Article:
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The Development of Female Managerial Roles, Adam Newman

The Development of Female Managerial Roles, Adam Newman -...

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Adam Newman MGT 320 Professor Kalika 10/20/2011 The Development of Female Managerial Roles In today’s progressively globalizing society and economy , gender has become an increasingly important and controversial topic in every organization or institution that requires leadership . These fields include business , politics , religion and education . As organizations and nations prioritize the minimization of gender inequity in national and transnational business it has become a reality that females play a substantial role in the current and future development and growth of our world . Therefore , it is imperative that as businesses expand and cultural barriers are crossed that we fully understand and evaluate the potential implications on productivity and growth and the adjustments necessary to fully integrate women into dynamic purposeful leadership roles . “Women’s participation in the economic activity and in most dimensions of social life has increased considerably and has led to increased feminization of occupations typically considered masculine such as management” (Fernandes & Cabral- Cardoso , 2003) . As managers , females are subjected to substantial stereotyping and adversity , possessing unique and diverse traits and styles that have substantial effects on how organizations that operate globally are internally and externally designed , developed and perceived . The combination of these female managerial differentiators is what will shape the future of business as we know it . Stereotyping and Gender Inequity In order to have a well-rounded understanding of how females in managerial roles effects the framework of global business , it is important to be aware of the many stereotypes and adverse effects females face as managers and as employees who aspire to achieve a managerial or leadership position .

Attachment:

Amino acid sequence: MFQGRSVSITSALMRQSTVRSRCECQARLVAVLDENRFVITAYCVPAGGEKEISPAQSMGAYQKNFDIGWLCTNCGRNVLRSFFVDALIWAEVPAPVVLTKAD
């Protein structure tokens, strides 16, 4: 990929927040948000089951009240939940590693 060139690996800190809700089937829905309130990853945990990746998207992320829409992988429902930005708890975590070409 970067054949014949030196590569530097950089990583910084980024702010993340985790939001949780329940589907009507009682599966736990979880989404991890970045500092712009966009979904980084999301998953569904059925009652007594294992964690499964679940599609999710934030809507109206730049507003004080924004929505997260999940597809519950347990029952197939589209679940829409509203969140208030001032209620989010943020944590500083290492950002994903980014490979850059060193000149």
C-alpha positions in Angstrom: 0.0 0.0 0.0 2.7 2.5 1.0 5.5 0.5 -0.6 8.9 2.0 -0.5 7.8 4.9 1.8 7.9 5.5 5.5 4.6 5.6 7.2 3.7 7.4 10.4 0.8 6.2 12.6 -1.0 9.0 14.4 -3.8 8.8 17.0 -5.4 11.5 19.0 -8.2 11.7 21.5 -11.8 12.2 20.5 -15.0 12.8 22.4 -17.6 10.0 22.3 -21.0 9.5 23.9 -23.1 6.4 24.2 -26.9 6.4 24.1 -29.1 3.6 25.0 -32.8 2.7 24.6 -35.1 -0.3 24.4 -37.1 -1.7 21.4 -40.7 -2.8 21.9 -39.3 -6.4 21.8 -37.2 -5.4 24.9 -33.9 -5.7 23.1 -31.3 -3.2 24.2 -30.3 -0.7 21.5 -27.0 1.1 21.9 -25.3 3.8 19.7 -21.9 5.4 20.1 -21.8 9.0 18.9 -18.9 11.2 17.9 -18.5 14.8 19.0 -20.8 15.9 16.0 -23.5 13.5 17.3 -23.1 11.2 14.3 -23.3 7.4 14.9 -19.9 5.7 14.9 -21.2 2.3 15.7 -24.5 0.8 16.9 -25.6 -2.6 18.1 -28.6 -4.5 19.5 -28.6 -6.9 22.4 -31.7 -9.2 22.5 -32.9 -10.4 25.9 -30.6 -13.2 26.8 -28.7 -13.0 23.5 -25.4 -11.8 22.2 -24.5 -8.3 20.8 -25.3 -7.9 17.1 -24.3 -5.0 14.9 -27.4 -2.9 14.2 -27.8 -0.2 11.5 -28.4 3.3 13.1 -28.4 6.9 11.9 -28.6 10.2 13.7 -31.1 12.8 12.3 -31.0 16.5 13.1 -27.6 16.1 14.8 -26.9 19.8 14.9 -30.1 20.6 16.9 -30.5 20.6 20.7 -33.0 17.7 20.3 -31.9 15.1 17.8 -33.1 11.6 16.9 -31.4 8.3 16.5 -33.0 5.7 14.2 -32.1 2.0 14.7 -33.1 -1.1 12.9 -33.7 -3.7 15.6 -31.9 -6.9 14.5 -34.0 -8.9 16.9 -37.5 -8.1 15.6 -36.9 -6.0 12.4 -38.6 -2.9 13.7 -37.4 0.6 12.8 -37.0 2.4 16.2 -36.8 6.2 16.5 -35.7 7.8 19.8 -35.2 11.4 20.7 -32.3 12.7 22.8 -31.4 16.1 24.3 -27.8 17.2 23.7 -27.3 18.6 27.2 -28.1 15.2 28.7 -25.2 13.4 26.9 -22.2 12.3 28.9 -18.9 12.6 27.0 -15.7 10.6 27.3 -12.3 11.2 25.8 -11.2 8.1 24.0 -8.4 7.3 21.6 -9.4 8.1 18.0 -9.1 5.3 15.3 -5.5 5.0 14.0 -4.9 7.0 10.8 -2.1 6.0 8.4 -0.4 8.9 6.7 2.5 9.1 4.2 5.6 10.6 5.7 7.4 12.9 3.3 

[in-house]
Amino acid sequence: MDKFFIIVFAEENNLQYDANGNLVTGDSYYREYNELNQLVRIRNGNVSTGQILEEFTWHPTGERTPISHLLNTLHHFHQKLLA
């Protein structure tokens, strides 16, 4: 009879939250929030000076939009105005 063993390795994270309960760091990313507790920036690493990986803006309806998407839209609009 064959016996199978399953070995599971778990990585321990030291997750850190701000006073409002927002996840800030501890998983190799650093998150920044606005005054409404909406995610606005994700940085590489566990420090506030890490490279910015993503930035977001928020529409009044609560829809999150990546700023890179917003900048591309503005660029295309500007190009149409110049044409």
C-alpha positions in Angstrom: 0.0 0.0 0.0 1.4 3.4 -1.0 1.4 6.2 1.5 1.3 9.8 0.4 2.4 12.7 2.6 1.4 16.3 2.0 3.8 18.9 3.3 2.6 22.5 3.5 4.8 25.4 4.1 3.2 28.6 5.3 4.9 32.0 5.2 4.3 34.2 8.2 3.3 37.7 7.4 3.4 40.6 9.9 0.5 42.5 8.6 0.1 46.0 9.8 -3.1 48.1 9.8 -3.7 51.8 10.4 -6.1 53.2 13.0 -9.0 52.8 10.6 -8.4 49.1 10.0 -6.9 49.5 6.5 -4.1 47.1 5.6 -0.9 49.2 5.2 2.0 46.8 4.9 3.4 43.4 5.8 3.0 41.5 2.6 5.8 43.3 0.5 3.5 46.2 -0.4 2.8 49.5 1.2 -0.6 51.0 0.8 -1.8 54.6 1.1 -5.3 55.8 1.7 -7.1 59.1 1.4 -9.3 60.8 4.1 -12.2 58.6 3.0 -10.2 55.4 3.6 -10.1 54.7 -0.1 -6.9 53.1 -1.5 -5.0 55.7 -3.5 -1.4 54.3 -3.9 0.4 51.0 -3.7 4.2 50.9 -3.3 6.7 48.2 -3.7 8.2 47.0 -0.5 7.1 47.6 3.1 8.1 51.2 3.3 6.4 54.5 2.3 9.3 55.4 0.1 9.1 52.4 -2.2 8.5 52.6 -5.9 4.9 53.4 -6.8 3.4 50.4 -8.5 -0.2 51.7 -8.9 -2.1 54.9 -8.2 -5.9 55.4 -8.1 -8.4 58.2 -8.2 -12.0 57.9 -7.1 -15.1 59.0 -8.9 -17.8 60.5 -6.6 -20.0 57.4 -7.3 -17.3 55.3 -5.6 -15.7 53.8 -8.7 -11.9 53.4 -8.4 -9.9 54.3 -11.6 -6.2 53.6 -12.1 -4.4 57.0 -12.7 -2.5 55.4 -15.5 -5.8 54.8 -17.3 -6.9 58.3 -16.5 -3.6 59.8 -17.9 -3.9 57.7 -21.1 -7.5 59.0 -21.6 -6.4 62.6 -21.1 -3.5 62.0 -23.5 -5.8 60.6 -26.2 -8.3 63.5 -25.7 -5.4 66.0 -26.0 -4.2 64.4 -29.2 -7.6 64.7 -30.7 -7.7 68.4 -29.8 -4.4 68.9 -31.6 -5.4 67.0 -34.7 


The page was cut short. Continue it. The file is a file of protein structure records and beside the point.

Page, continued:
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“The limitations that hinder women’s progresses in organizations are well documented , including the persistence of gender stereotypes , bias in recruitment and selection practices” (Powell , 2000) . These issues can severely inhibit a women’s ability to advance in a company or get a job , be a productive member of a company , or motivate lower-level employees . Although definite progress has been made in the decreasing of the old “glass ceiling” concept , men still tend to have greater access to jobs of higher power , prestige , and pay (especially in politics) . “Masculinity comprises instrumental , assertive , and individualistic traits , whereas femininity comprises expressive , empathetic , and communal ones” (Kirchmeyer , 1998) . Although these descriptions in explicit circumstances may be true , it is impossible and irresponsible to universally state that all women fulfill these traits or to assume that these traits will affect their ability to be a quality manager .
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